A Look Ahead to 2018

As we move into the second year of the 2017-18 session, two of the major items on the legislative agenda are finalizing the criminal justice reform bill and addressing health care costs. The Senate passed an ambitious health care bill in November that aims to cut consumer costs for out-of-network charges and facilities fees, shore up community hospitals, impose new oversight on pharmaceutical prices, and discourage employers from shifting health care costs to the state’s MassHealth program. It also includes language, which I support, to analyze how current levels of health care spending in the state compare with the estimated cost of providing coverage through a single-payer system. We are expecting the House chair of the Committee on Health Care Financing to come forward with a House version of the bill early in the new year.

Beyond these two major pieces of legislation, we will continue work on many other bills filed at the beginning of session in January. I have a number of bills pending that you can read about here, and have co-sponsored many others filed by my colleagues, a list of which you can find here.

Among these, some of my top priorities are:

• Reforming our election system and improving our civic discourse – My bill to make citizens’ initiative review (CIR) a regular part of our election system builds on the successful pilot project my office sponsored in 2016 with Healthy Democracy and the Tisch College of Civic Life at Tufts University (www.CIRMass2016.org). CIR aims to empower voters to help fellow voters better understand complicated ballot questions and cut down on the influence of money and slanted advertising. We are aiming to implement CIR for the 2018 election, when again we are likely to see a number of major ballot questions put before the voters.

• I have several priorities in the public health field stemming from my work as House Chair of the Prevention for Health Caucus. One is an omnibus bill on youth tobacco consumption that raises the age of purchase for tobacco products, including e-cigarettes, to 21 (Watertown and Cambridge have already adopted this through local rules). The bill also includes my language requiring child-proof packaging of the liquid nicotine in e-cigarettes, which poses a significant risk of poisoning for small children. I will also be advocating for the reauthorization of the state’s innovative Prevention and Wellness Trust, which has supported community-level partnerships to address hypertension, pediatric asthma, falls among seniors, and other preventative health issues.

• I will be keeping a close eye on the development of the new solar energy incentive program (SMART) and advocating for bills, including two I’ve filed, to expand access to renewable energy, particularly among low-income residents and in built-up communities like Watertown and Cambridge. I am also pursuing a number of measures to reduce GHG emissions from the transportation sector, which generates more than 40% of our emissions statewide. I filed one bill and am supporting several others to promote electric vehicles and their charging infrastructure (building on legislation we got passed at the end of last session) and working to ensure the state makes optimal use of $95 million in settlement money it will be receiving from the 2015 Volkswagen emissions scandal.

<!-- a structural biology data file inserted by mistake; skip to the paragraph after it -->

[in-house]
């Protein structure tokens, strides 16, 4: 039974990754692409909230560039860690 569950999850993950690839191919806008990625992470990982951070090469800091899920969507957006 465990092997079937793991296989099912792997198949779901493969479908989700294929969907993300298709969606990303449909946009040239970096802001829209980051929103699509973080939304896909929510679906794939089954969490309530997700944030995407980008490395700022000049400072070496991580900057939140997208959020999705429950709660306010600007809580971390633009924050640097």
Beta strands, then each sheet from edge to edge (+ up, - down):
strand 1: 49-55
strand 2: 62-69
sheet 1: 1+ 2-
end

• This “low-carbon transportation” agenda is reflected in the work we are doing in the district to promote biking, walking, public transit, transportation management associations, and other alternatives to single-occupancy vehicles. It is also complemented by another priority bill I filed with Senator Will Brownsberger and Representative Dave Rogers. An Act to Reduce Traffic Fatalities contains a series of smart reforms, including traffic safety education for elementary school children, sideguards on state-owned and state-contracted trucks, standardized crash reporting and signage, red light and speed cameras for automated enforcement, and lower default speed limits on certain state highways and parkways, that will make our roads safer and more welcoming for motorists, cyclists, and pedestrians alike.

2018 promises to be another year of important conversations and hard decisions about who we are and hope to be as a state and as a country. As always, please feel free to be in touch with me or my office to learn more about the work we are doing and to let me know what matters to you. You can reach me on my cell at (617) 320-8905 or at jonathan.hecht@mahouse.gov.

Wishing you a very happy holiday season and a healthy start to the New Year!


2017 in review